More Physicists, Fewer Fullbacks

Why black colleges need to focus more on science and less on sports.

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While HBCUs already do an admirable job in making a substantial contribution by teaching agriculture, computer science and the physical sciences, it's time for them to do even more.

We need not look further than George Washington Carver for inspiration. To serve the greater good, Carver passed up other opportunities to head the agricultural program at Booker T. Washington's Tuskegee Institute and helped revolutionize farming. How wonderful it would be if today's HBCUs could begin producing scientists and engineers with Carver-like potential.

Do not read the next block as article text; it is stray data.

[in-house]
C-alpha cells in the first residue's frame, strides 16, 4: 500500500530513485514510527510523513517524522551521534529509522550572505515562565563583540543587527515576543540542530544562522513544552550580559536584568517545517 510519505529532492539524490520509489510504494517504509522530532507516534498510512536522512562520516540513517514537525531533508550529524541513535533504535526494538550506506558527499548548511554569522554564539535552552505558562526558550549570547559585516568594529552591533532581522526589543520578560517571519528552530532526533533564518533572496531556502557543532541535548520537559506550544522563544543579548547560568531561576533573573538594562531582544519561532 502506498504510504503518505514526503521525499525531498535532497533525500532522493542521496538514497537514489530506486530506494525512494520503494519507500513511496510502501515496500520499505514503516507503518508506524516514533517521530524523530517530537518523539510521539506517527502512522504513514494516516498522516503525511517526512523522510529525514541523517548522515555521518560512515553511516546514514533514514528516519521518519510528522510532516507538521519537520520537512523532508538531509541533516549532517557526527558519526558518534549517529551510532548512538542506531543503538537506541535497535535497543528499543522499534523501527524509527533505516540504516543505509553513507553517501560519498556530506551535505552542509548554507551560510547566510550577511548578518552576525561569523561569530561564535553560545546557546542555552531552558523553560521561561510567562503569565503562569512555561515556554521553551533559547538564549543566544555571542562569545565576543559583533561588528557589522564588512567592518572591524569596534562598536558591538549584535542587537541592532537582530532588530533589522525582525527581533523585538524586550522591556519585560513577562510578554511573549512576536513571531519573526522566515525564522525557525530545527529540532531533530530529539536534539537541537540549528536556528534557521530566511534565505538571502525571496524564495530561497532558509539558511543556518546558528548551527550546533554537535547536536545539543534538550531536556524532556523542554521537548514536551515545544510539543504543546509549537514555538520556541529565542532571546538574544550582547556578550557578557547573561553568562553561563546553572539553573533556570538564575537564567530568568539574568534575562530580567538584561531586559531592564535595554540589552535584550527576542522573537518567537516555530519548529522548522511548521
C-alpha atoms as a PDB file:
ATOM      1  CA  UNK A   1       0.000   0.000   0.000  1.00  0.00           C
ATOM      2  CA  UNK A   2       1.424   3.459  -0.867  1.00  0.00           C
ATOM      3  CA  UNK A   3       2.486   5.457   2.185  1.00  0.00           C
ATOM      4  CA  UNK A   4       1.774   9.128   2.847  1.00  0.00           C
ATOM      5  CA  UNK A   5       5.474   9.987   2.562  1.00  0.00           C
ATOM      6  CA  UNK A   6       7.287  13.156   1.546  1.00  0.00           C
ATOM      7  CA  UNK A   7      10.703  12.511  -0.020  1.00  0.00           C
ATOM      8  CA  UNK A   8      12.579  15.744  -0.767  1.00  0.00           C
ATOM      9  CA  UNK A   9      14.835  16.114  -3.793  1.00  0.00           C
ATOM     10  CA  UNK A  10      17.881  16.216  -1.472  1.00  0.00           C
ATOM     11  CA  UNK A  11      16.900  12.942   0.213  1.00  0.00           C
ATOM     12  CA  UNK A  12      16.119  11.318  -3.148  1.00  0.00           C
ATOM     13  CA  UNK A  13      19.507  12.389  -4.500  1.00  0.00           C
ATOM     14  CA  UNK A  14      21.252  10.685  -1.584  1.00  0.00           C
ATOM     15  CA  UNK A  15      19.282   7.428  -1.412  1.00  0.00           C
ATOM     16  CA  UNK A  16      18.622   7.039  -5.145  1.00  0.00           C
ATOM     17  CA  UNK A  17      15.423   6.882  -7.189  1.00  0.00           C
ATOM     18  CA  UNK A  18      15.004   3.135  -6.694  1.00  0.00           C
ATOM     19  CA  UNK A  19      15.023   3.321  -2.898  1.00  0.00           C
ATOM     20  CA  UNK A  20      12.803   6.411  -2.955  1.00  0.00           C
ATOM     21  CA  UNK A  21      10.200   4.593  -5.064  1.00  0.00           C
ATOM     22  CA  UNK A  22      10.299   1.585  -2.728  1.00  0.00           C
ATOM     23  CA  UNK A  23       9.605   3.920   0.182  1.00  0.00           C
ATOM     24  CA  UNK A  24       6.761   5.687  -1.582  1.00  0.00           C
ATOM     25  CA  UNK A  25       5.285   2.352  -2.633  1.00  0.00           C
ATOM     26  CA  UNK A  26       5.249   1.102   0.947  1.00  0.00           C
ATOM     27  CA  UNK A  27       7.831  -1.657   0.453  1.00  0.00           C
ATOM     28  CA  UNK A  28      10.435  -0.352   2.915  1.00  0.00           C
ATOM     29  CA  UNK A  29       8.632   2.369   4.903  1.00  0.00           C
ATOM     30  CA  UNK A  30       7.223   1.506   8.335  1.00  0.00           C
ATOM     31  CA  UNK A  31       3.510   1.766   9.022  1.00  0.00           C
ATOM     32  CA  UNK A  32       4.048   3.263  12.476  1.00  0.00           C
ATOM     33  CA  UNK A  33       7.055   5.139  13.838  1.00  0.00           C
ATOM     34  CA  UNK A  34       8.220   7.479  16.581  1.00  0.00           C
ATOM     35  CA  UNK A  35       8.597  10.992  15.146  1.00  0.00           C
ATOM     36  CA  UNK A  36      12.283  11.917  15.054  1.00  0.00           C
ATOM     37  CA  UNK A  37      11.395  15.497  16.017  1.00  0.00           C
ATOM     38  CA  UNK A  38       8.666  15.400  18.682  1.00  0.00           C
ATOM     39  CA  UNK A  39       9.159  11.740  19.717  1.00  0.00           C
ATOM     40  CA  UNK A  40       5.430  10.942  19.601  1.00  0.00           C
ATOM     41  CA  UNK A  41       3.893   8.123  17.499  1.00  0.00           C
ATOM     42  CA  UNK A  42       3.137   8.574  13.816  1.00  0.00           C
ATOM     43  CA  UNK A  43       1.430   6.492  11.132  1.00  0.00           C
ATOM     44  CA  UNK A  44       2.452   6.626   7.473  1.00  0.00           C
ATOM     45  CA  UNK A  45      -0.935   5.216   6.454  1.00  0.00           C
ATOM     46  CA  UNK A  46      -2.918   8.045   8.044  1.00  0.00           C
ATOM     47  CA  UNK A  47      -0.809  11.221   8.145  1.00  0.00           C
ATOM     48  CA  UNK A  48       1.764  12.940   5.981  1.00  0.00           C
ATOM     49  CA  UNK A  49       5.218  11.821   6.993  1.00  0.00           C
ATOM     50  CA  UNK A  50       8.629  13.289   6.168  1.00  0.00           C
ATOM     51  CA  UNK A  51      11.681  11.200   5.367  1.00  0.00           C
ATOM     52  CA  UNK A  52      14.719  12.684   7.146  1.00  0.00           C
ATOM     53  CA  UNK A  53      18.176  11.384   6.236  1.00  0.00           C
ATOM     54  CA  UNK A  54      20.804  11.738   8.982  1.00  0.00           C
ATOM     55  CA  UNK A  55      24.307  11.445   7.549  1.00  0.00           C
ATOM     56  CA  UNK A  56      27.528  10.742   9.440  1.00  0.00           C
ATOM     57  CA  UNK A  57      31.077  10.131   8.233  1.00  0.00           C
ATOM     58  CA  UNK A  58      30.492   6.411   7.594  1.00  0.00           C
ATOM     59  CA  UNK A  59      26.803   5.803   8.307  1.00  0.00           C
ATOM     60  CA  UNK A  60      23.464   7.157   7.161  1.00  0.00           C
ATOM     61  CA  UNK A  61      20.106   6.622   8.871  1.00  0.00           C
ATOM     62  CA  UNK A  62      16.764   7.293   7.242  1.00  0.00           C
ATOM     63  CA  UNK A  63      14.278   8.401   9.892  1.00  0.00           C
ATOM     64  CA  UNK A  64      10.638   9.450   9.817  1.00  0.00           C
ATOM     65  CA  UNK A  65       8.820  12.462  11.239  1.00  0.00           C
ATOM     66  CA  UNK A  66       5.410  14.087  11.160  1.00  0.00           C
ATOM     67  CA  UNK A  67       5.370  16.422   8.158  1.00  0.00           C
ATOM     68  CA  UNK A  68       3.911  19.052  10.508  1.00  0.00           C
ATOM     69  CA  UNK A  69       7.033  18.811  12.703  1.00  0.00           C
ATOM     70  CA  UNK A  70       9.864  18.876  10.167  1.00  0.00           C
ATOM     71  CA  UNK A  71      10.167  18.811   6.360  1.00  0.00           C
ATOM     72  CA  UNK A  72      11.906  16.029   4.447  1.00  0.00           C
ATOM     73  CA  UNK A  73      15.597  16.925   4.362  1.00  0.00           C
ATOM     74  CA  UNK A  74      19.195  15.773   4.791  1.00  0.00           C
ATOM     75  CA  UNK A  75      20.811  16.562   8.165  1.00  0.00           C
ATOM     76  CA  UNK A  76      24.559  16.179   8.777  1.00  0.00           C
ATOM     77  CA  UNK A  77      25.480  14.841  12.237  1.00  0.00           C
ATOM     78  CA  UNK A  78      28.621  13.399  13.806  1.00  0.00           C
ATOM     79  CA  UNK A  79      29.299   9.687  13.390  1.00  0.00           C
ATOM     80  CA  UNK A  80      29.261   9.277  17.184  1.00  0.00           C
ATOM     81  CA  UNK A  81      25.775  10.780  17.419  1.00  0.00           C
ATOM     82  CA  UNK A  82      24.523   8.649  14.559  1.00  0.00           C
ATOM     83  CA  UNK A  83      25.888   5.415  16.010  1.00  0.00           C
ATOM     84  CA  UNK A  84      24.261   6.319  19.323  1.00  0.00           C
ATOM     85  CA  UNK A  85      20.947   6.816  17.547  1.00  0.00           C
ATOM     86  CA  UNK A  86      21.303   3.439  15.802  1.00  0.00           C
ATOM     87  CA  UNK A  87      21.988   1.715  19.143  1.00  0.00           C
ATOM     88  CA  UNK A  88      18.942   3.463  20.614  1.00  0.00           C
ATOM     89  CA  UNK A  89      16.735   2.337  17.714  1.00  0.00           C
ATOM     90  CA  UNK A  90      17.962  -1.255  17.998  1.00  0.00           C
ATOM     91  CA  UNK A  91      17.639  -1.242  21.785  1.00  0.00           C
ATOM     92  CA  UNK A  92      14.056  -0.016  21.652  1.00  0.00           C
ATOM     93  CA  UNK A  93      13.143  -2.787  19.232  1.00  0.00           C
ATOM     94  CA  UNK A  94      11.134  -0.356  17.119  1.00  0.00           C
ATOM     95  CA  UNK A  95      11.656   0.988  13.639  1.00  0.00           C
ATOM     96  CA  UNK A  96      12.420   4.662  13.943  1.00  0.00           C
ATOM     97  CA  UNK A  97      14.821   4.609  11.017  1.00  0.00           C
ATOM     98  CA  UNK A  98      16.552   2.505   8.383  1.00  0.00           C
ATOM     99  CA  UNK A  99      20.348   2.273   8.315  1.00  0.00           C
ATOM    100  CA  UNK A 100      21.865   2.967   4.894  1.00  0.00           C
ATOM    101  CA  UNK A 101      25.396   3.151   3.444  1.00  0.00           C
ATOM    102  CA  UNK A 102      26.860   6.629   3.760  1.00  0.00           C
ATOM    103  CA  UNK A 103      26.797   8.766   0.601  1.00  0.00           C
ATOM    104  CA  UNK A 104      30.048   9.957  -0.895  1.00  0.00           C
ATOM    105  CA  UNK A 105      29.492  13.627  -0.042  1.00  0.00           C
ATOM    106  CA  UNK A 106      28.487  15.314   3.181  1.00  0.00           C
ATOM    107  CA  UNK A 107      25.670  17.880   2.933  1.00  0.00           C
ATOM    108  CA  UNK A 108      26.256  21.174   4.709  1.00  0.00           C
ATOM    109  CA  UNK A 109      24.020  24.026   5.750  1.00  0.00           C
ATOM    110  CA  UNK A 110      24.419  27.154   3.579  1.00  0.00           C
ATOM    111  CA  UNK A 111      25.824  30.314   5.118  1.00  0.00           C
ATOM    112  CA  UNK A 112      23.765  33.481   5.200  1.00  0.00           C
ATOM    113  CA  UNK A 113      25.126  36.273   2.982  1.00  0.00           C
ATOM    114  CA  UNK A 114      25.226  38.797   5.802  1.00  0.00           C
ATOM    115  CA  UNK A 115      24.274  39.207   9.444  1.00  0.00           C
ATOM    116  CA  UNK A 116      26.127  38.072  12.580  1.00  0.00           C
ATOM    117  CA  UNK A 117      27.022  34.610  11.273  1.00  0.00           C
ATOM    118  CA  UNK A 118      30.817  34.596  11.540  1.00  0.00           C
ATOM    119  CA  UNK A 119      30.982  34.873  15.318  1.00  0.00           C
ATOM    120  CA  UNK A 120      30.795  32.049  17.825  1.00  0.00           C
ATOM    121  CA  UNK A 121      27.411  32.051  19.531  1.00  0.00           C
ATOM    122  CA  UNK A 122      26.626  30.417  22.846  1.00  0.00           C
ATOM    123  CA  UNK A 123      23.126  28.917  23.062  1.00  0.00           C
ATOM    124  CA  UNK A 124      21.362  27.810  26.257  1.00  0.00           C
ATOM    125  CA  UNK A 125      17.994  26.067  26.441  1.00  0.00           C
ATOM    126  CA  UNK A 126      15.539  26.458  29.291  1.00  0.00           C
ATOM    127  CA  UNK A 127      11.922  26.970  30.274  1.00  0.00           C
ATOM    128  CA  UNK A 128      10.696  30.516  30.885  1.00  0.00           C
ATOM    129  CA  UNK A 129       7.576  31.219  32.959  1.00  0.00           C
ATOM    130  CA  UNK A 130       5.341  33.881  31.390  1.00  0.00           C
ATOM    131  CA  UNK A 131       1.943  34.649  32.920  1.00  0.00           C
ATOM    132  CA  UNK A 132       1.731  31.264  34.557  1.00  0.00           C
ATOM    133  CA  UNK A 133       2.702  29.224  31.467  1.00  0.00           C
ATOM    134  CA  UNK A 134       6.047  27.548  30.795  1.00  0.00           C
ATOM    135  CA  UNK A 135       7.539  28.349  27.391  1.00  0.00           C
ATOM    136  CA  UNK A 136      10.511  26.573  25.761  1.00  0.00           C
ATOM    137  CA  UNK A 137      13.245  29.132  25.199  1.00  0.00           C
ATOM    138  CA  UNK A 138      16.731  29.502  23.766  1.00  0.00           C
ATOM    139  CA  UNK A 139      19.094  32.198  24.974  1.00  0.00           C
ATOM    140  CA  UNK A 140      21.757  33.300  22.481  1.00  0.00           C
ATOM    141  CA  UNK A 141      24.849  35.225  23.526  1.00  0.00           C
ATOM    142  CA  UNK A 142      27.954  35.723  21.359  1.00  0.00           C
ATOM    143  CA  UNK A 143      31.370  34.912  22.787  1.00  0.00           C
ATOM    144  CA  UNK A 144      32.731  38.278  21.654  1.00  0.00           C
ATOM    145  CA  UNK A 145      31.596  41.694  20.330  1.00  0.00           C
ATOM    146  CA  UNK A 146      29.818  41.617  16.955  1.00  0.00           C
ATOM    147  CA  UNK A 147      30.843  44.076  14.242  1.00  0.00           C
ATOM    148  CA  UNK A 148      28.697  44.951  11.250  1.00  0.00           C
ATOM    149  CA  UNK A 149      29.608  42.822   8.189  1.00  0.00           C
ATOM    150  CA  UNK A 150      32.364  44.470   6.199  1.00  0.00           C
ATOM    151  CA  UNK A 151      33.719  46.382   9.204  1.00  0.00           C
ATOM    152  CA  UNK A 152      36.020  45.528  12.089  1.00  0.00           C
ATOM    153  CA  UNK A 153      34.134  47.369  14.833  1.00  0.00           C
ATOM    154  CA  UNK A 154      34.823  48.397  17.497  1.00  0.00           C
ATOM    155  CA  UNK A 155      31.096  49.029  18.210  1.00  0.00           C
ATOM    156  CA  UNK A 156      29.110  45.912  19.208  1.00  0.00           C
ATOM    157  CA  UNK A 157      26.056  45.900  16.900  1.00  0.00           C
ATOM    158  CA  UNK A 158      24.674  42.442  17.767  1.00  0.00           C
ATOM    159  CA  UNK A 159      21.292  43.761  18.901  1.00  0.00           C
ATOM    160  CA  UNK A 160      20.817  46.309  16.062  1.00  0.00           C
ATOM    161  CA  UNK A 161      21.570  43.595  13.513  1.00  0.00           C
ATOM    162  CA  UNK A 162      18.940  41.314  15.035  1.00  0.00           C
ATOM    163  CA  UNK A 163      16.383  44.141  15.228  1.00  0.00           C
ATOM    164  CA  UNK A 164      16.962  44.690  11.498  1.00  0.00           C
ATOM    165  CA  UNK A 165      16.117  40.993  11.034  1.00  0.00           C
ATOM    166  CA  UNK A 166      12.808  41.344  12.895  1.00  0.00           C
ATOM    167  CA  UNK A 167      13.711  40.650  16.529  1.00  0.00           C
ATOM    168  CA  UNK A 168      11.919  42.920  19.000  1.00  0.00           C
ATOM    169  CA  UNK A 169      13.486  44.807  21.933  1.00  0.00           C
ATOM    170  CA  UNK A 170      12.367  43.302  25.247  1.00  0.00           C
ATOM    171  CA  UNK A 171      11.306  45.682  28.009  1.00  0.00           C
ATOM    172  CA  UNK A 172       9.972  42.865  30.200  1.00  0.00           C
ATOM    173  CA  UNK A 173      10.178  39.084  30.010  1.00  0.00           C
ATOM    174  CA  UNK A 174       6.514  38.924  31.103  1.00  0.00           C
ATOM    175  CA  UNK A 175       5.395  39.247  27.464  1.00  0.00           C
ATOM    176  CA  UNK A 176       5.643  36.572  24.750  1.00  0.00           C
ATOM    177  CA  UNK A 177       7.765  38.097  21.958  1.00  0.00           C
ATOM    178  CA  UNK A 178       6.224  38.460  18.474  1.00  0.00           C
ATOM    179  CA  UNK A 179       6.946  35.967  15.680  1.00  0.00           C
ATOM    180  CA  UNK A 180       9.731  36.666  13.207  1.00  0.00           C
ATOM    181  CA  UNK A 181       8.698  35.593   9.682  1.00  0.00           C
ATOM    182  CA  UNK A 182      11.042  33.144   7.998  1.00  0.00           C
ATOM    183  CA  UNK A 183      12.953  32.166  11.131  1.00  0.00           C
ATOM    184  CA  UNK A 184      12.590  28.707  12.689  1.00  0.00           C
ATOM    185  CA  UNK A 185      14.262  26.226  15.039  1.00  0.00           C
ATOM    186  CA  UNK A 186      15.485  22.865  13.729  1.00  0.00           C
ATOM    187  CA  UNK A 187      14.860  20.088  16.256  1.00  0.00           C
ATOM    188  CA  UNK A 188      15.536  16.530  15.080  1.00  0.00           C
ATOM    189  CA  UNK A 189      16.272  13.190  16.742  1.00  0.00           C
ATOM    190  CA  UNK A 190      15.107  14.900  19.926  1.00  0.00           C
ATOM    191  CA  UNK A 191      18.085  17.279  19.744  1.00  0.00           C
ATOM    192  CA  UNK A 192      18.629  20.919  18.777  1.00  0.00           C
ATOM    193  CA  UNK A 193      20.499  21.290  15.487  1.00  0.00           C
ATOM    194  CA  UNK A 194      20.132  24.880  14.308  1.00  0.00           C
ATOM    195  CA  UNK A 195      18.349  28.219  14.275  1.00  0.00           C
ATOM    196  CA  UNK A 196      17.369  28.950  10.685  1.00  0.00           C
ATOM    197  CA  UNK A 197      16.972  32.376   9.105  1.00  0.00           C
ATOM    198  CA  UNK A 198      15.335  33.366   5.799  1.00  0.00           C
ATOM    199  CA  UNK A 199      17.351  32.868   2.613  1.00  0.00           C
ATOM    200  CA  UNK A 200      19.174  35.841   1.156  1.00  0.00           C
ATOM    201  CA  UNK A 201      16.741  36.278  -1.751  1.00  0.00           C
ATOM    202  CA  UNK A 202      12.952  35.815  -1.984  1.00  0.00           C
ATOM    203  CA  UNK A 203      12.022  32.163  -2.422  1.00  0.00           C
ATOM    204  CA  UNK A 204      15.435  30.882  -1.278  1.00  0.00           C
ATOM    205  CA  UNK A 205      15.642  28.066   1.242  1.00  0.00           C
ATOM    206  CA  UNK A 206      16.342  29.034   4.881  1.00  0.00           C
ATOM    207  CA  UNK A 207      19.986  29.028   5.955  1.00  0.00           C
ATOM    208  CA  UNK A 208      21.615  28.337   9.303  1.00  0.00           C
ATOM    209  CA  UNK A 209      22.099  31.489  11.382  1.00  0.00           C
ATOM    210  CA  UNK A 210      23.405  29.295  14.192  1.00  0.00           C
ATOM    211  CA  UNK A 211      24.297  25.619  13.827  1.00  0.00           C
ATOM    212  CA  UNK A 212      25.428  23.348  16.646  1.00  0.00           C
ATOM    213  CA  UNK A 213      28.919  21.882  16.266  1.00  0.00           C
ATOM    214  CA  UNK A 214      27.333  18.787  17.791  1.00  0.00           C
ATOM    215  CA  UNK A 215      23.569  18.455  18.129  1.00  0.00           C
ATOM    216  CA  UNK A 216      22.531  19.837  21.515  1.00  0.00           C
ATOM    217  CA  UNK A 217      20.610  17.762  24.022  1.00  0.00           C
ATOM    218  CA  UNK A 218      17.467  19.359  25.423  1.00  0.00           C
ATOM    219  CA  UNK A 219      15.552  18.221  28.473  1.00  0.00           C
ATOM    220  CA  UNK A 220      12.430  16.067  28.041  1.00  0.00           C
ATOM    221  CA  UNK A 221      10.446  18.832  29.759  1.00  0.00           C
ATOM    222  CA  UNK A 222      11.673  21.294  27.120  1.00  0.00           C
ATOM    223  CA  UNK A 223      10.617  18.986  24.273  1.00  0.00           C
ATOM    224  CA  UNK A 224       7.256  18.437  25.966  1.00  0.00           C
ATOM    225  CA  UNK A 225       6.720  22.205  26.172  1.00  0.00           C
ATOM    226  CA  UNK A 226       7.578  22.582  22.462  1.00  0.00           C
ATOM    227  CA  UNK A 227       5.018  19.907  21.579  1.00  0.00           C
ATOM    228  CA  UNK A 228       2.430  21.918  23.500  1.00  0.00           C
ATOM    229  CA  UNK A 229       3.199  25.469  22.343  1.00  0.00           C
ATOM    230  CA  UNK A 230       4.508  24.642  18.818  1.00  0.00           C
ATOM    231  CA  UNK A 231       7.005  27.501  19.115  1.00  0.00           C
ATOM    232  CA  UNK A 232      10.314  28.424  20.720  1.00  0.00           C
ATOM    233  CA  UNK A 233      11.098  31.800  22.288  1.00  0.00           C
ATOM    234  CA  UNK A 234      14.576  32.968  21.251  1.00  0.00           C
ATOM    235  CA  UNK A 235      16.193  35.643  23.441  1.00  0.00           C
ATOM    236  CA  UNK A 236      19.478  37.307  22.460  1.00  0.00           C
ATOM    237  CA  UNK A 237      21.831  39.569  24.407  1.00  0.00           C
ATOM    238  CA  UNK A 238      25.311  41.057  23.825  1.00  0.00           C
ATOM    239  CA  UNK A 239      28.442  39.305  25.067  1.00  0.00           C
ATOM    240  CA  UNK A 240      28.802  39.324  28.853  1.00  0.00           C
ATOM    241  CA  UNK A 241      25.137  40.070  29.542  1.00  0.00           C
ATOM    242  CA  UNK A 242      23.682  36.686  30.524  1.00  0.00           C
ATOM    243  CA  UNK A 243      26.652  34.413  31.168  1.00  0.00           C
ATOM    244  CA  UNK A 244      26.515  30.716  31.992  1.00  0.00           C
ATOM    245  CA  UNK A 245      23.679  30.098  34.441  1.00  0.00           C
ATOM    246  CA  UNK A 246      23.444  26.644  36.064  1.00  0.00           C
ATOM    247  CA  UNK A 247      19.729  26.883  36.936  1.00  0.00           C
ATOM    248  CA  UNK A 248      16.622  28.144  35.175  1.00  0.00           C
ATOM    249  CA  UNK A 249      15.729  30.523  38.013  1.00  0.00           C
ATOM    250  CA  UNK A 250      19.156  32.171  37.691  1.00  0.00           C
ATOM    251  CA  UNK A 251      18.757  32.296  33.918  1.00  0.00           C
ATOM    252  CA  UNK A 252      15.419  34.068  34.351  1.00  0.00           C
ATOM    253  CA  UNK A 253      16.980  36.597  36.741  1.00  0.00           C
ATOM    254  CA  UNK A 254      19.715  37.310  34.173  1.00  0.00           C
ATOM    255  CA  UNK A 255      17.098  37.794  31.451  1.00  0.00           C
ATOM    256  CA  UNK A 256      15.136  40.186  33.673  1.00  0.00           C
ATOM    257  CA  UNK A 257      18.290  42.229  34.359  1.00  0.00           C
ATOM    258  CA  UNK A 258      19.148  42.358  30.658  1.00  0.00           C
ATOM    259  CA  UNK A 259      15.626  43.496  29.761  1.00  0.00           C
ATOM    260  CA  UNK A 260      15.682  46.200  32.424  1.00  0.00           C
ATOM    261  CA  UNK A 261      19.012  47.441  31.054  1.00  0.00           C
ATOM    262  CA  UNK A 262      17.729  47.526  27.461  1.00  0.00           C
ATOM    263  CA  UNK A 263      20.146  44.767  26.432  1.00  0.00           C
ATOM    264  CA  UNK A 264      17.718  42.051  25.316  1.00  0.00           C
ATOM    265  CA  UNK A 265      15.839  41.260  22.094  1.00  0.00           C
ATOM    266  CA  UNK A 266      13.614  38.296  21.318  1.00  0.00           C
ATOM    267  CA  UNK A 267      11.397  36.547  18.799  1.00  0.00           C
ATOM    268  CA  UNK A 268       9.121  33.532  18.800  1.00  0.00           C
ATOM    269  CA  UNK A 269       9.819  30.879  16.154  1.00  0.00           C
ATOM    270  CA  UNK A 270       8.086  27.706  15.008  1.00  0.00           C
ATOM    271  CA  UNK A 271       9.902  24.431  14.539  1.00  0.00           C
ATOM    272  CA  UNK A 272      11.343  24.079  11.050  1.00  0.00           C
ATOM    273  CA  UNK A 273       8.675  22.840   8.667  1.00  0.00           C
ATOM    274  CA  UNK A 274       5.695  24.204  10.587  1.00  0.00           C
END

Given that their budgets and access to resources are limited, how can HBCUs increase their science and technology focus? They should not "Rob Peter to pay Paul." They should simply take "Peter" out of the equation. The HBCUs' Peter is money-losing athletic programs.

HBCUs should consider converting resources set aside for athletic programs into resources for scientific research and development. For example, Howard University reported that its athletic program in fiscal year (FY) 2006 would have incurred a nearly $1.1 mill